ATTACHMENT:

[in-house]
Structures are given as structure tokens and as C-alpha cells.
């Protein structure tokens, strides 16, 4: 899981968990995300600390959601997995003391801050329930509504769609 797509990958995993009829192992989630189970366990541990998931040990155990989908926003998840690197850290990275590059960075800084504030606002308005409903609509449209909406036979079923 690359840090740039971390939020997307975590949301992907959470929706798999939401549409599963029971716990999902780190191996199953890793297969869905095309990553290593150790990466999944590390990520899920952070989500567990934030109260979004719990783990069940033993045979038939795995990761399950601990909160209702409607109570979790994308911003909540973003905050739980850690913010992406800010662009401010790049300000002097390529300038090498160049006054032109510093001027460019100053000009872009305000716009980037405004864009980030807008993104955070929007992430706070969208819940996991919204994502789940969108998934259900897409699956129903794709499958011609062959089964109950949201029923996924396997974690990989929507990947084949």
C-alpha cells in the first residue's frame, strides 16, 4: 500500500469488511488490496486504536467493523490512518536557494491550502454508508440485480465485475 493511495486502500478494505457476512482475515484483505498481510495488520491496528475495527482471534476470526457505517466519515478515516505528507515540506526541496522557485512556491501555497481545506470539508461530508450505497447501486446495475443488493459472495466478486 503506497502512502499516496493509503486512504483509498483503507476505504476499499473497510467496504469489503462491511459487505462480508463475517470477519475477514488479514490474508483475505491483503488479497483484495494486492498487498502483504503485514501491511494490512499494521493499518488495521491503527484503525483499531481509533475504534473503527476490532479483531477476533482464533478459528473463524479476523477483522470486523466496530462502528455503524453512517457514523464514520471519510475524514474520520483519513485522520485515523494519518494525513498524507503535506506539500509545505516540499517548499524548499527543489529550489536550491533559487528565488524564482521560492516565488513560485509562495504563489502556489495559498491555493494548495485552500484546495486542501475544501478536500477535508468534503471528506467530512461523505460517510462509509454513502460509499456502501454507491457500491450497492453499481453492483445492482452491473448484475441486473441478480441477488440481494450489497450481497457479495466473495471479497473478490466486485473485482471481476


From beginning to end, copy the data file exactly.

[in-house]
Structures are given as structure tokens and as C-alpha cells.
């Protein structure tokens, strides 16, 4: 899981968990995300600390959601997995003391801050329930509504769609 797509990958995993009829192992989630189970366990541990998931040990155990989908926003998840690197850290990275590059960075800084504030606002308005409903609509449209909406036979079923 690359840090740039971390939020997307975590949301992907959470929706798999939401549409599963029971716990999902780190191996199953890793297969869905095309990553290593150790990466999944590390990520899920952070989500567990934030109260979004719990783990069940033993045979038939795995990761399950601990909160209702409607109570979790994308911003909540973003905050739980850690913010992406800010662009401010790049300000002097390529300038090498160049006054032109510093001027460019100053000009872009305000716009980037405004864009980030807008993104955070929007992430706070969208819940996991919204994502789940969108998934259900897409699956129903794709499958011609062959089964109950949201029923996924396997974690990989929507990947084949």
C-alpha cells in the first residue's frame, strides 16, 4: 500500500469488511488490496486504536467493523490512518536557494491550502454508508440485480465485475 493511495486502500478494505457476512482475515484483505498481510495488520491496528475495527482471534476470526457505517466519515478515516505528507515540506526541496522557485512556491501555497481545506470539508461530508450505497447501486446495475443488493459472495466478486 503506497502512502499516496493509503486512504483509498483503507476505504476499499473497510467496504469489503462491511459487505462480508463475517470477519475477514488479514490474508483475505491483503488479497483484495494486492498487498502483504503485514501491511494490512499494521493499518488495521491503527484503525483499531481509533475504534473503527476490532479483531477476533482464533478459528473463524479476523477483522470486523466496530462502528455503524453512517457514523464514520471519510475524514474520520483519513485522520485515523494519518494525513498524507503535506506539500509545505516540499517548499524548499527543489529550489536550491533559487528565488524564482521560492516565488513560485509562495504563489502556489495559498491555493494548495485552500484546495486542501475544501478536500477535508468534503471528506467530512461523505460517510462509509454513502460509499456502501454507491457500491450497492453499481453492483445492482452491473448484475441486473441478480441477488440481494450489497450481497457479495466473495471479497473478490466486485473485482471481476